Short taco-less people are the worst.
I don't know what it is, perhaps because I am getting older, or because I feel more settled... but I've been on a bit of a home furnishings kick.
I haven't ordered these framed posters yet (because Marisa rightly pointed out that I already have lots of art that needs framing) but I'm blogging it to remember them.
Something about this particular style appeals to me. Given my love of Mission and Arts and Crafts stuff, it is clear I was born about 70 or 80 years too late (though, what did people DO at work without computers and the Internet? Seriously, what did they do? Did they mimeograph funny pictures of cats and send them to one another via inter-office mail?).
I've got to admit that I enjoy the taped segments, like this one explaining Canada to Americans, that NBC puts together for the Olympics a little more than the Olympics themselves (but I am rooting for the USA. I mean, I'm not a god damn pinko bastard or anything).
[via The Adventures of Accordion Guy in the 21st Century who is a real live Canadian! Who knew they had the Internet in Canada?).]
The Wiggles. Kids go crazy for them, and until recently I had very little idea who the heck they were. That all changed last week when I sat down to interview them for my day job (yes, I was in the same room with them even though it might not look that way in the video).
They were nice guys, and I enjoyed chatting with them.
When I joined Comcast I wasn't expecting to interview anyone, but it turns out I quite enjoy it (I'll leave it up to you whether or not I'm any good at it!). Here's a link to the YouTube video if you're reading this in a newsreader or something.
I heart my Kindle, and as many of you know I've in the process of writing a book about the Kindle for PeachPit (I only mention it now because I am fairly certain that it will, in fact, be published at some point next month).
After finishing my last book (which you really should buy, if you haven't already) I really didn't feel like writing much of anything, so I went on a reading binge. It seems like that is my natural reaction after writing a book because I did the exact same thing this time around (though the book isn't finished just yet, we're still in the editing process... but I'm such a fantastic writer that I need little editing. That sound you hear is my editor, Kathy, laughing her head off).
One of the unfortunate side effects of this is that Blankbaby lays fallow, so I thought why not write up a post about the books I've read in the last few weeks? Heck, I'll even link to them on Amazon so that if you want to read them yourself I'll get a little kickback (hey, I need to support my reading habit somehow!).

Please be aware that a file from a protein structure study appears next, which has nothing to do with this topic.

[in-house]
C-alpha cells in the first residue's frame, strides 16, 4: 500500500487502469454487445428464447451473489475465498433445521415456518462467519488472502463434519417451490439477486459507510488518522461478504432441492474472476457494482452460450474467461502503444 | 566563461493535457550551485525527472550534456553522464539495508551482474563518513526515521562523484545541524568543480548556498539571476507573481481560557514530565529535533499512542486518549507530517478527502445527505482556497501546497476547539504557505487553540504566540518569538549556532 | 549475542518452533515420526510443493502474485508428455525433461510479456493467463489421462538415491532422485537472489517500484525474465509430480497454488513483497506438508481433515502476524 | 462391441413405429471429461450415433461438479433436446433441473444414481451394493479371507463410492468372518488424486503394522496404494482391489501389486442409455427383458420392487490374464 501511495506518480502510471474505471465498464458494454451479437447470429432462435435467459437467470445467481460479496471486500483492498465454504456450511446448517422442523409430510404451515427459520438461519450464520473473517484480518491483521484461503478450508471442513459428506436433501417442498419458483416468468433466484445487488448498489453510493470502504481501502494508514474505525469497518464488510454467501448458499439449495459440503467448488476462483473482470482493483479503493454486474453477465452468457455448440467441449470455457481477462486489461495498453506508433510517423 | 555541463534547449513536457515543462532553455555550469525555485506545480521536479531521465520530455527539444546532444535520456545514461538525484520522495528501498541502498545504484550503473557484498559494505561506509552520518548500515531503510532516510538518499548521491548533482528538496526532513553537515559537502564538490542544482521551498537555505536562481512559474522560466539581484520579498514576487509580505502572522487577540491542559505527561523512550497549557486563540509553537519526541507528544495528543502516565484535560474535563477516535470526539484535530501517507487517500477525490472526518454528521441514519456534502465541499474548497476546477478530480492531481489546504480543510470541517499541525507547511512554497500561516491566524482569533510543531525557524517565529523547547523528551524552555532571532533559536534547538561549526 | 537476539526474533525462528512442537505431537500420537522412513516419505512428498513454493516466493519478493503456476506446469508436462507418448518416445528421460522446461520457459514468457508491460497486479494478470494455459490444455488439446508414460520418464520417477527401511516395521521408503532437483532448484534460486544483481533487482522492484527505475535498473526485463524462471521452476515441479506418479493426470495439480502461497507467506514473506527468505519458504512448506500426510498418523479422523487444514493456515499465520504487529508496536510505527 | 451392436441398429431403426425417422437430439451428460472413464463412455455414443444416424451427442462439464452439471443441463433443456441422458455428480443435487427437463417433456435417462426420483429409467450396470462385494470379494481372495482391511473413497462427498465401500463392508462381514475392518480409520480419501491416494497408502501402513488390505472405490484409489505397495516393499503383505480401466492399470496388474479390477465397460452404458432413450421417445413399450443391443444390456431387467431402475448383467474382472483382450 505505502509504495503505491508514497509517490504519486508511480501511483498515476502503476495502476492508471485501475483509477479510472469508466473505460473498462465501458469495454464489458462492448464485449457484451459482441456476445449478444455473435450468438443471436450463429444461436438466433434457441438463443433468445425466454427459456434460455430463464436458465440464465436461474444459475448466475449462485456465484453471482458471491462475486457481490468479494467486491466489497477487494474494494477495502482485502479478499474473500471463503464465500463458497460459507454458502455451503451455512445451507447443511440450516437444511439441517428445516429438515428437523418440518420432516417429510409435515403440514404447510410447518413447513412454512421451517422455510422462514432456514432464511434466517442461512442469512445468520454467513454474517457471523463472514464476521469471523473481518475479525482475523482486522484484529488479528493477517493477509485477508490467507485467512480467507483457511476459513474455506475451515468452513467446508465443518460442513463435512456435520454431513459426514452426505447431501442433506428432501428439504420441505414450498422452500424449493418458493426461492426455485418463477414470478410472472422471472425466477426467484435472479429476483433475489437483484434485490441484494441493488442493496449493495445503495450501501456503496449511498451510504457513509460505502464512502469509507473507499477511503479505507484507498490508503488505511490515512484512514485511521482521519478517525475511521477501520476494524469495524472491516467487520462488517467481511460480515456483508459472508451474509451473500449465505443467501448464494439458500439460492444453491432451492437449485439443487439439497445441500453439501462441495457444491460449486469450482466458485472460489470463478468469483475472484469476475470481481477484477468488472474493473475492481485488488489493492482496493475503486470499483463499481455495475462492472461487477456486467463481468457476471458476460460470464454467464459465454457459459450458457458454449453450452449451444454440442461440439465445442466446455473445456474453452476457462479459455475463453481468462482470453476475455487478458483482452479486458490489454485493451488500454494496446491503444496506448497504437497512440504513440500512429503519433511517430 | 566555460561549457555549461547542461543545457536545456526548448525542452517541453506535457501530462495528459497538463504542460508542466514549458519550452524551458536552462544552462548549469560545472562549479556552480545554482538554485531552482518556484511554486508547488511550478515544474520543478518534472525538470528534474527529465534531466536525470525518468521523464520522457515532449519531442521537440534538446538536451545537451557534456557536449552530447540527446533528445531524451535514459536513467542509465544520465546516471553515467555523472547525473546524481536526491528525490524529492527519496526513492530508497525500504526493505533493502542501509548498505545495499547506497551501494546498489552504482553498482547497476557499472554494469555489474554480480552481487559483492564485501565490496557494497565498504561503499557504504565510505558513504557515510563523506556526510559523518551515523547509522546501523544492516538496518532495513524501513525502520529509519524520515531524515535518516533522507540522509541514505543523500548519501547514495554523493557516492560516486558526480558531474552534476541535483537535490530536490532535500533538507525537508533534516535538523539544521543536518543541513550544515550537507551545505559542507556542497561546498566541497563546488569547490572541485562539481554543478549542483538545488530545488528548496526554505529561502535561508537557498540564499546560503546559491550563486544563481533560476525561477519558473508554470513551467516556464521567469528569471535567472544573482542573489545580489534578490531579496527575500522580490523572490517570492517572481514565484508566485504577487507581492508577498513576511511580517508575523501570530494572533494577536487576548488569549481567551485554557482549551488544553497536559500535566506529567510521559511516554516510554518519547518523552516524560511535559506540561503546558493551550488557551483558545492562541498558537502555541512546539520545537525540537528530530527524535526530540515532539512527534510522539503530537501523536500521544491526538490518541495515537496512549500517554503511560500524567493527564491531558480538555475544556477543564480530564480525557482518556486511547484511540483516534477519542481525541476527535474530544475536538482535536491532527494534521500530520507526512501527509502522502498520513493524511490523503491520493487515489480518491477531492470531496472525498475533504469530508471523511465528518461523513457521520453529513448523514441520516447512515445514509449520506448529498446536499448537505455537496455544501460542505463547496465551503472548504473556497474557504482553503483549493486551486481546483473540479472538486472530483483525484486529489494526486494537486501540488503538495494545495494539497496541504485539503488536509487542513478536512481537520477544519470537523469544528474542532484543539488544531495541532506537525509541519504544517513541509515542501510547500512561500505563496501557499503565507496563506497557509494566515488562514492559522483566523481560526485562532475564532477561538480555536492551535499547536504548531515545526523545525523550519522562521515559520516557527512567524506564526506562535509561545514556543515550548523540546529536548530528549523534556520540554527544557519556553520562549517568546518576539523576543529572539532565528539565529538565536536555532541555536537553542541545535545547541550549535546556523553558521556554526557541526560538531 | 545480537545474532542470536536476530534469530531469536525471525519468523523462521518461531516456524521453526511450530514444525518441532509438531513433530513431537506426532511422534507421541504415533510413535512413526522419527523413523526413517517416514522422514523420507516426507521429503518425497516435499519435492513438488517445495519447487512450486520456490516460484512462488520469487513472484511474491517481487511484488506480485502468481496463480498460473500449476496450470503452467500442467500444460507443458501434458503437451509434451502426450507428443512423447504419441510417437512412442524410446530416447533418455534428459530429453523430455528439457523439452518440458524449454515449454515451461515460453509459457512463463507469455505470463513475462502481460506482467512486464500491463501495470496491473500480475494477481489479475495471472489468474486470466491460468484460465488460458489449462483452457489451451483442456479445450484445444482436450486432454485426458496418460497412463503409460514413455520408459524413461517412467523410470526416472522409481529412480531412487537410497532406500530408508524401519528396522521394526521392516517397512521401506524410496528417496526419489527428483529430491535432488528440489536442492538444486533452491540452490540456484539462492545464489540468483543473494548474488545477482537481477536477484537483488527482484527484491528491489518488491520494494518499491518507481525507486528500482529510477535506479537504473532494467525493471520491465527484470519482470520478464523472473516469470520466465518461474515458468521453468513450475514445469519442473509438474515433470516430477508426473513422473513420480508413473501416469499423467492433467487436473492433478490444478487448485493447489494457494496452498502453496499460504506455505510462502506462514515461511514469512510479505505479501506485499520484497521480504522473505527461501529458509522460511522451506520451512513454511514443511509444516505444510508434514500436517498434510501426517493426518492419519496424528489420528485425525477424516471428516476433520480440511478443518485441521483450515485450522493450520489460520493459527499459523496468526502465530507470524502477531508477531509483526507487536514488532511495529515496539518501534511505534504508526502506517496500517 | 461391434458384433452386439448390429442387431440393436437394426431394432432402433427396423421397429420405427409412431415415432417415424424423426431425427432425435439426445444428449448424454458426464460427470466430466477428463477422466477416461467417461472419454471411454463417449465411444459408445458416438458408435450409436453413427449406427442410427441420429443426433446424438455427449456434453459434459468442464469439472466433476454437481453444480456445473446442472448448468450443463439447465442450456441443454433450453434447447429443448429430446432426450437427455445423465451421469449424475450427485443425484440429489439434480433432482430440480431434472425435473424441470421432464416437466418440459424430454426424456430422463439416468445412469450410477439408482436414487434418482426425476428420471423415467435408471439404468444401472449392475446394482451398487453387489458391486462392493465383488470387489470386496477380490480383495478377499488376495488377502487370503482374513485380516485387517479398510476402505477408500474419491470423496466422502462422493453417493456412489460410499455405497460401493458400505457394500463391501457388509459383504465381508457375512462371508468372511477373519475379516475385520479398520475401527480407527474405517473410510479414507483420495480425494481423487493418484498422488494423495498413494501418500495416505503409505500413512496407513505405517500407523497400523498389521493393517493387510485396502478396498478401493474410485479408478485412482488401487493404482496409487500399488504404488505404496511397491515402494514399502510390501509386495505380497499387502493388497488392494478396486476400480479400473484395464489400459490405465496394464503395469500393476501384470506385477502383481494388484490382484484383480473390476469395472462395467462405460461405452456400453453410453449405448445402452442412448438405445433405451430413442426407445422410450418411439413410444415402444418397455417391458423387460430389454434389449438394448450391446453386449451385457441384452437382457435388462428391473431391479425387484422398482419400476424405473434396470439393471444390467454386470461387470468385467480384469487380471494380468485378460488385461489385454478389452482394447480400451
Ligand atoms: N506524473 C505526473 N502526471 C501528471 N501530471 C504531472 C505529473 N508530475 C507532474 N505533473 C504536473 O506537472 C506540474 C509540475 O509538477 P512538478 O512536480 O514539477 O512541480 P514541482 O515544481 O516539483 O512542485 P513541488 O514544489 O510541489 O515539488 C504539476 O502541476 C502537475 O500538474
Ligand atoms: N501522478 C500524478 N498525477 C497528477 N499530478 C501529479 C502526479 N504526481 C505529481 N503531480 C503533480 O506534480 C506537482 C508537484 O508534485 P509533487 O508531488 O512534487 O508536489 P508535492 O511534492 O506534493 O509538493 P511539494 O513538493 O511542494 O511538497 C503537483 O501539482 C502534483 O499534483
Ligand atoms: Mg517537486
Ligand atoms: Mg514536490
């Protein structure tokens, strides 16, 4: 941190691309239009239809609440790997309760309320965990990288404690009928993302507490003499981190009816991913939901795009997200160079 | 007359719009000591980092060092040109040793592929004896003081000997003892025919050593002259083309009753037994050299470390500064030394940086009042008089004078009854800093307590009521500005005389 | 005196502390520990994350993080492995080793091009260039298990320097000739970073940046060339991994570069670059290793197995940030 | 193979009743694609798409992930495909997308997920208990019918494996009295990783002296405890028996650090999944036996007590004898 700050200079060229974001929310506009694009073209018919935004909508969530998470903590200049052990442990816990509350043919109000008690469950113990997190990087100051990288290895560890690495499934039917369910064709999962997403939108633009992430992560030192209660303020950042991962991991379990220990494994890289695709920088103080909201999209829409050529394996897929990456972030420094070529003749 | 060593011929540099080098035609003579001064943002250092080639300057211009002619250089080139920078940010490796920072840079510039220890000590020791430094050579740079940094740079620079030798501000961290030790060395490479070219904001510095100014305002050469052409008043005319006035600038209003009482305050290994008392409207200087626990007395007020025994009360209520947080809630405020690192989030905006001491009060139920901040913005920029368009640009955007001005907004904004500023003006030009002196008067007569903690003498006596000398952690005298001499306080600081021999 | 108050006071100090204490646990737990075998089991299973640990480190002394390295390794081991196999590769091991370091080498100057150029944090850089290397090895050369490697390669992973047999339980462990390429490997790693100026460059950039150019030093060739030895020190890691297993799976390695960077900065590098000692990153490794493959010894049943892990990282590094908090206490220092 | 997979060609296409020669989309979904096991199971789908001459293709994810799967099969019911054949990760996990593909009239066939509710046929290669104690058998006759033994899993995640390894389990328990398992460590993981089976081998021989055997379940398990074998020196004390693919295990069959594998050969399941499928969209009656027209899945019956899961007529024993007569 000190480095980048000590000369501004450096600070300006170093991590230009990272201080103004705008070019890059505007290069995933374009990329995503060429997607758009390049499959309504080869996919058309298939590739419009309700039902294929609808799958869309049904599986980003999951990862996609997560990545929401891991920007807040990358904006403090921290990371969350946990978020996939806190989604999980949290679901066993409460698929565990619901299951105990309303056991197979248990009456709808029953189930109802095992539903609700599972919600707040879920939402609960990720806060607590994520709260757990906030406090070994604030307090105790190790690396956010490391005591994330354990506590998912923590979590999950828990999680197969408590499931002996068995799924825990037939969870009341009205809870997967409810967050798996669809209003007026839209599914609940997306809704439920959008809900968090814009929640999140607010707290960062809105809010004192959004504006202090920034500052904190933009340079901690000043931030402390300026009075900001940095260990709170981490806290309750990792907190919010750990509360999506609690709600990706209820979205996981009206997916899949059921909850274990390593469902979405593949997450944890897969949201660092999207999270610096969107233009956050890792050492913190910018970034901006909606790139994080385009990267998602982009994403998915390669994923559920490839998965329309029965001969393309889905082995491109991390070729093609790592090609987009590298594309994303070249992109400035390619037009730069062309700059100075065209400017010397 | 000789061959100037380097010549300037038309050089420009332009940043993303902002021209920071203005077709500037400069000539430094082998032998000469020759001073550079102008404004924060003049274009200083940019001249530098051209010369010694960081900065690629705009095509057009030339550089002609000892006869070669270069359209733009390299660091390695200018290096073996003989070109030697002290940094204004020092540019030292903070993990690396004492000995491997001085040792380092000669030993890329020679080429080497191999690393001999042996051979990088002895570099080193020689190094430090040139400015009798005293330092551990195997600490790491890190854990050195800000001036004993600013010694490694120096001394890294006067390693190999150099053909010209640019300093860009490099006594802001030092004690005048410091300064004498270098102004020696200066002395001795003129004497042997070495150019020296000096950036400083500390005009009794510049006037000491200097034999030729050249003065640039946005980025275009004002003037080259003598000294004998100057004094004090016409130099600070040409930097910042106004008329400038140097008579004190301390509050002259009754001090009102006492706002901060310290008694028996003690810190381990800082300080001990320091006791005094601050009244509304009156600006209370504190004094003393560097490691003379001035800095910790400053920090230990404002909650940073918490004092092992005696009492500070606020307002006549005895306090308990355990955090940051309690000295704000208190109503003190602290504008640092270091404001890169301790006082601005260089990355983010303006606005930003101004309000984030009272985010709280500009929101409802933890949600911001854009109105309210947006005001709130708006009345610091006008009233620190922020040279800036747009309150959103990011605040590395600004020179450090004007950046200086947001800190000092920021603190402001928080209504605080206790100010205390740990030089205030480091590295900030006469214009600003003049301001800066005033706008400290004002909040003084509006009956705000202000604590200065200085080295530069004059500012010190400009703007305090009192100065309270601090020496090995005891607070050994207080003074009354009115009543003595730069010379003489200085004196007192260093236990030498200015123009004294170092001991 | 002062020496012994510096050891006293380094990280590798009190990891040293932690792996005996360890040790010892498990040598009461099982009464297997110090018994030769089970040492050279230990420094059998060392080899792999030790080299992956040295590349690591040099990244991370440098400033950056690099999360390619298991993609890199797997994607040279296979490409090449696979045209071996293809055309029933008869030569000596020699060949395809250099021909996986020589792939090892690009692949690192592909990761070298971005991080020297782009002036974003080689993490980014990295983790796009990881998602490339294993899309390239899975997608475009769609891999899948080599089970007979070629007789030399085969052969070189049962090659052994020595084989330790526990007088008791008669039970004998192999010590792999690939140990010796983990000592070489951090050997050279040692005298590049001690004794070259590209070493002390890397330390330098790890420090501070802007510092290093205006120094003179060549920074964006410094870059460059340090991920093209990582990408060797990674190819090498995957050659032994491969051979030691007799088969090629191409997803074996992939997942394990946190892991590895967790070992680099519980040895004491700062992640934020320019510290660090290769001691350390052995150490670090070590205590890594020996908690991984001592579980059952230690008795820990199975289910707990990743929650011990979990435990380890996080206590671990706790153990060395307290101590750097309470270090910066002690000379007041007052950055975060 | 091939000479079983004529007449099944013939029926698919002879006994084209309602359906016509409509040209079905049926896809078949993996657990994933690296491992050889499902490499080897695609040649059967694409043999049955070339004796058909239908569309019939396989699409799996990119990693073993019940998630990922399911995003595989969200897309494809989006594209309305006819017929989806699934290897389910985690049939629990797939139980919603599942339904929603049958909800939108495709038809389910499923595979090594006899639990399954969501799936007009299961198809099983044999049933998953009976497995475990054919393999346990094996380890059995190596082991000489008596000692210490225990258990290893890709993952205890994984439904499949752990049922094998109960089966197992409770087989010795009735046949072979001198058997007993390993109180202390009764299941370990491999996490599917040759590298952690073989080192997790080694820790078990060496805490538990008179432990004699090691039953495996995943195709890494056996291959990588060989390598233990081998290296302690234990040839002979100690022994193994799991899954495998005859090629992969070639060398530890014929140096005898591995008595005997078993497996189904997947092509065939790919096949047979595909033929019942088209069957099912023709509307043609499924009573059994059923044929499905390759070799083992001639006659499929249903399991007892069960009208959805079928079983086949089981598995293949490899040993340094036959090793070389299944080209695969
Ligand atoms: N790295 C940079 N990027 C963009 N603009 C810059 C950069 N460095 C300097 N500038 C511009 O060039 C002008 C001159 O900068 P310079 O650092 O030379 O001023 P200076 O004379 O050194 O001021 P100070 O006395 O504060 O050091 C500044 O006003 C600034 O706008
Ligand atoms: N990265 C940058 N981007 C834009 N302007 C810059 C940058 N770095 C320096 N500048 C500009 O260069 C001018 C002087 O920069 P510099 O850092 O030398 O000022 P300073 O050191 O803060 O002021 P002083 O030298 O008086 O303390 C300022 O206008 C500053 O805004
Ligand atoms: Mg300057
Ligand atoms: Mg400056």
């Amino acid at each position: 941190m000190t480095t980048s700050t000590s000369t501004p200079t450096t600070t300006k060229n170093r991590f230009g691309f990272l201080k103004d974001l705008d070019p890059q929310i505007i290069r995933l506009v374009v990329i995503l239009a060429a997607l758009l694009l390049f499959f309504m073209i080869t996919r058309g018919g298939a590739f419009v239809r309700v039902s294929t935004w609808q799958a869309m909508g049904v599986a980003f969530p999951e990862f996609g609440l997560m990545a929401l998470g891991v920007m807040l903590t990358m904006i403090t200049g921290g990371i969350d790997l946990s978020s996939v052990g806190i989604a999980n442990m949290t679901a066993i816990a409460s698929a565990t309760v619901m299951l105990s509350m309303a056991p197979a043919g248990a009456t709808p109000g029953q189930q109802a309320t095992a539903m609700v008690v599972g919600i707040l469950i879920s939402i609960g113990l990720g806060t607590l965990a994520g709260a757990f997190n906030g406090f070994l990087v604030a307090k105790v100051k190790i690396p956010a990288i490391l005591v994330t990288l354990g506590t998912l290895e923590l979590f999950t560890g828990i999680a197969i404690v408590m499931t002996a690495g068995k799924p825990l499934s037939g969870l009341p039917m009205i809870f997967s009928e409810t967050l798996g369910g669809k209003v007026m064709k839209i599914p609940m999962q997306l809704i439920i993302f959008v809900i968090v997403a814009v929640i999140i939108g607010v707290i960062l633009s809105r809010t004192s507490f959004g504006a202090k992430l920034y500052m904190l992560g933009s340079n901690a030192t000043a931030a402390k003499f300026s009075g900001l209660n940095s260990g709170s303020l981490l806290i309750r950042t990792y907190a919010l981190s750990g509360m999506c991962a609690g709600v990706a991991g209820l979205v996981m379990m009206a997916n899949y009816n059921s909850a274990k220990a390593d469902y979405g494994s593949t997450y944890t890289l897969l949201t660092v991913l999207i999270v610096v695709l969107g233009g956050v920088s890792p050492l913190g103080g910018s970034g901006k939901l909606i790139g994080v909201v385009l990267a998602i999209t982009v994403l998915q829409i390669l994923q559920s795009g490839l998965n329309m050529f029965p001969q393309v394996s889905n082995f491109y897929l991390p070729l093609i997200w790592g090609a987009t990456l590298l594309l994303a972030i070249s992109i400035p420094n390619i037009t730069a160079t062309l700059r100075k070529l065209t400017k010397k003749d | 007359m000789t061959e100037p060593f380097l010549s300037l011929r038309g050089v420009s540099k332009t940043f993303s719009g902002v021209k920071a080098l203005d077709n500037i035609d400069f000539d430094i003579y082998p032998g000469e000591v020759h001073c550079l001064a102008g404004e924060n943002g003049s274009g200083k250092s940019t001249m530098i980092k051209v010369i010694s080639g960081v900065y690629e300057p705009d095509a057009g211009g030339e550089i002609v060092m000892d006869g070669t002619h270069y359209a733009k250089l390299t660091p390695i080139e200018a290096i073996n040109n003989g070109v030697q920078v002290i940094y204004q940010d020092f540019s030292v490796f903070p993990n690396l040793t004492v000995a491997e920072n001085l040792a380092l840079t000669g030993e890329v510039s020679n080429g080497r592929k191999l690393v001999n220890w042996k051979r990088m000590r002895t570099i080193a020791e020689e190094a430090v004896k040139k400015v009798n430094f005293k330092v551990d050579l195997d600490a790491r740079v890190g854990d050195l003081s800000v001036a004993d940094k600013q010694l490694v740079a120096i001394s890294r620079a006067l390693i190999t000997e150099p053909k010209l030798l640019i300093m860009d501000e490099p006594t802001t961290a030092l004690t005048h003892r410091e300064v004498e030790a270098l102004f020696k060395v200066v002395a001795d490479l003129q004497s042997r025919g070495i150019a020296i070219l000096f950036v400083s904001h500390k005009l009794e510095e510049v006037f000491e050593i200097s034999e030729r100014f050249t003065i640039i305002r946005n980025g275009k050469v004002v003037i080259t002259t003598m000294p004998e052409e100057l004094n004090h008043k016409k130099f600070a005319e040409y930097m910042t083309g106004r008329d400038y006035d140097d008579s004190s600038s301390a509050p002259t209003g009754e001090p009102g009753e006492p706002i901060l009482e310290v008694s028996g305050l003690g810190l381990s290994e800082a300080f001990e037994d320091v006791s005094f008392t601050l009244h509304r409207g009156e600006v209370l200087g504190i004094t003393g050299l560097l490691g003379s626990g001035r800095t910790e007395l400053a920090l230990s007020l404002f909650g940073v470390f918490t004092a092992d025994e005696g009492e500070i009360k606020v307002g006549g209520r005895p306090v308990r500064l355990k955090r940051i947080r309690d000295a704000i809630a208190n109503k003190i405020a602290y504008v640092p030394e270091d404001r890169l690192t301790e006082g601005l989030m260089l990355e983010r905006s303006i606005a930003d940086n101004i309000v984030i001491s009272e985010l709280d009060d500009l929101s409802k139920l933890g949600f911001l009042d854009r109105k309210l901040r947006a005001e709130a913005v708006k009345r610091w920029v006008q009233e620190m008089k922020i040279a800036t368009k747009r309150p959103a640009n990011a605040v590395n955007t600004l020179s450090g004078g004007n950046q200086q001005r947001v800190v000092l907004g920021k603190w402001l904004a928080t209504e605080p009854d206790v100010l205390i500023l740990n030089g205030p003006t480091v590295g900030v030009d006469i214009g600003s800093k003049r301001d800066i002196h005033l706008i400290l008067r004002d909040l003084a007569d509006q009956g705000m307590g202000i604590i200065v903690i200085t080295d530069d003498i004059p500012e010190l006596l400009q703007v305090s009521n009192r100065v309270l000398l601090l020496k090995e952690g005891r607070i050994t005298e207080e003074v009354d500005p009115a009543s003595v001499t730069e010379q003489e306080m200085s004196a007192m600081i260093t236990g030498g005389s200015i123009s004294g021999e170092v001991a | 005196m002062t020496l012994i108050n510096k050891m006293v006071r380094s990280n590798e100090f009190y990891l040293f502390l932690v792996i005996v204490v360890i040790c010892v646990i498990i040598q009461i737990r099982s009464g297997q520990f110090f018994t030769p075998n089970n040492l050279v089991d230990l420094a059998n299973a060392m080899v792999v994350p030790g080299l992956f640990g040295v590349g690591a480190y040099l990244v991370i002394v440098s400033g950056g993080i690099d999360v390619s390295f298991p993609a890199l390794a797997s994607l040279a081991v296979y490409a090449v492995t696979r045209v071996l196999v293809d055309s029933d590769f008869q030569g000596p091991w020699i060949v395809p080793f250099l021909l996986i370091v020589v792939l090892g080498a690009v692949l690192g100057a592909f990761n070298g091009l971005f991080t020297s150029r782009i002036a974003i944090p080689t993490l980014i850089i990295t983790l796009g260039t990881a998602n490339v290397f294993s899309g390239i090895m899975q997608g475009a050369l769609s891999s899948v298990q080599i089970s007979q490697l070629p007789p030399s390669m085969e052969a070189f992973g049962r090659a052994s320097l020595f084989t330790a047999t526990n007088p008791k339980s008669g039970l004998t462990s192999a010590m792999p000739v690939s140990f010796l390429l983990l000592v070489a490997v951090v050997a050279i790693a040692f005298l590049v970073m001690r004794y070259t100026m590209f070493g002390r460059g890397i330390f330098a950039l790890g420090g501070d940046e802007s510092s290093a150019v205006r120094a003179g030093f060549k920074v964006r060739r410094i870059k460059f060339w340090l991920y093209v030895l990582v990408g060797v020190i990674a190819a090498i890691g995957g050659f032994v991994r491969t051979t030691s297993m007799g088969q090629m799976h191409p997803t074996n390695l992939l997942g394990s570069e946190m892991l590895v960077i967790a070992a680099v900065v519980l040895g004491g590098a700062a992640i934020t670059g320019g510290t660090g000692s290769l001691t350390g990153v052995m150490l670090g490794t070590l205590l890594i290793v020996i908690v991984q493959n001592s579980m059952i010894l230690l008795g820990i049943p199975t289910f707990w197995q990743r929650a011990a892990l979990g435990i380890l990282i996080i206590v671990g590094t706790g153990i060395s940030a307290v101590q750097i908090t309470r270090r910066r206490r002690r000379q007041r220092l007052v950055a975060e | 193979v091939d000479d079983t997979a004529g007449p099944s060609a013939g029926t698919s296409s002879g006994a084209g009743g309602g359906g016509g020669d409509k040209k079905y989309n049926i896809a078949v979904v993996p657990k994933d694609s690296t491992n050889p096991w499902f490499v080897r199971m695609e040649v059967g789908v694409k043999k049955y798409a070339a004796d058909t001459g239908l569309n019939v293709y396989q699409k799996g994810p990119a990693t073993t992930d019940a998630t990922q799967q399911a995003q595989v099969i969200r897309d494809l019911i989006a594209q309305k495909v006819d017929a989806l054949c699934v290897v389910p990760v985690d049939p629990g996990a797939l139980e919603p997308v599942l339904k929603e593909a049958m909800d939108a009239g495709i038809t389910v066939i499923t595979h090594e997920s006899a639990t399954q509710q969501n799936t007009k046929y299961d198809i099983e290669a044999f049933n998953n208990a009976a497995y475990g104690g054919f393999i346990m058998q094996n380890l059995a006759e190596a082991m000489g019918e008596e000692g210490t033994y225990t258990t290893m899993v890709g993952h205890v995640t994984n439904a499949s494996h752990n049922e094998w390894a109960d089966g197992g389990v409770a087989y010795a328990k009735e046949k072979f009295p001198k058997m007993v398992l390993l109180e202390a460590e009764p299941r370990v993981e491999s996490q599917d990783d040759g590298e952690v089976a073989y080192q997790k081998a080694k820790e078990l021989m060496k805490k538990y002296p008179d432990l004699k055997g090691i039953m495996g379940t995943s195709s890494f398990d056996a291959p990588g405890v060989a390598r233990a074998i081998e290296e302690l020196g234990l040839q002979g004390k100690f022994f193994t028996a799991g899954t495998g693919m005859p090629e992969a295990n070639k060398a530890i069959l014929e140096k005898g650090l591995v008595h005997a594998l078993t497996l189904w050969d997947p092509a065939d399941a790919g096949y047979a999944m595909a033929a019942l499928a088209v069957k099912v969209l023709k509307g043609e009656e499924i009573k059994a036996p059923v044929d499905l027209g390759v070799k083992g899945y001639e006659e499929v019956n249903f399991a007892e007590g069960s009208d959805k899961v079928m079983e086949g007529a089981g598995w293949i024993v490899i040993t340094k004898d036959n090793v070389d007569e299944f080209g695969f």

The Lost City of Z: A Tale of Deadly Obsession in the Amazon by David Grann.I'm reading this at the moment (though I'm reading the Kindle edition, which Amazon won't allow me to link to with my associate link for some reason) and so far it has done a fantastic job of convincing me that no sane person would ever venture into the Amazon to look for anything. The word 'maggot' appears far too often for my comfort, and yet Grann has so far spun the tale of English explorer Percy Fawcett's obsessive search for the Lost City of Z in a truly fascinating way. Grann even goes as far as retracing Fawcett's route himself.
I haven't finished reading this one yet, but all signs point to it being one of the better books of non-fiction I have read in awhile. If you aren't squeamish I suggest you check this book out (I would lend you my copy, but sadly that is one of the areas in which buying the physical book is better than the Kindle version).
These are the books that I have recently finished reading (all on my Kindle, of course, and the vast majority of them on the Kindle DX).
How I Became a Famous Novelist by Steve Hely
I had no idea who Steve Hely was before I started reading this book, but I so enjoyed it that I did a little looking into his history. Turns out he was a writer for the Late Night with David Letterman, which explains why I found his sense of humor to be so entertaining (though now he writes for American Dad, which I don't find to be all that funny).
This book tells the tale of guy who gets laid-off from his job writing college admission essays for wealthy kids and decides to write a Serious Work of Fiction. Here's the kicker: he thinks all the Serious Fiction writers are full of crap. He comes up with a list of rules that he follows while writing his book to appeal to the sort of person who looks for the Oprah Book Club sticker on a book's front cover, all in an effort to be a best selling author.
I won't ruin the book for it, but let's just say that it turns out getting on the New York Times Best Seller list doesn't solve all of life's problems.
There is a physical edition available, if you prefer your books to take up space.
The Good Thief's Guide to Amsterdam and The Good Thief's Guide to Paris both by Chris Ewan
These two books (a third is on the way) make up the Charles Howard series of mystery novels. Charles Howard, the main character, is a mystery writer by day and an international thief by night (though he isn't as impressive as the thief character in his fictional series of mysteries. Confused? Don't worry, it isn't as confusing whilst you're actually reading the books).
These books are very entertaining, and very quick reads. I don't know why I don't read more mysteries, but the Good Thief Guides have shown me the error of my ways.
It doesn't hurt that Chris Ewan is a Mac user, has a blog, and uses TypePad just like me (makes me think that I might have a novel or 5 in me as well!). Pick up Amsterdam or Paris (though you should read Amsterdam first) if you're looking for a nice light read.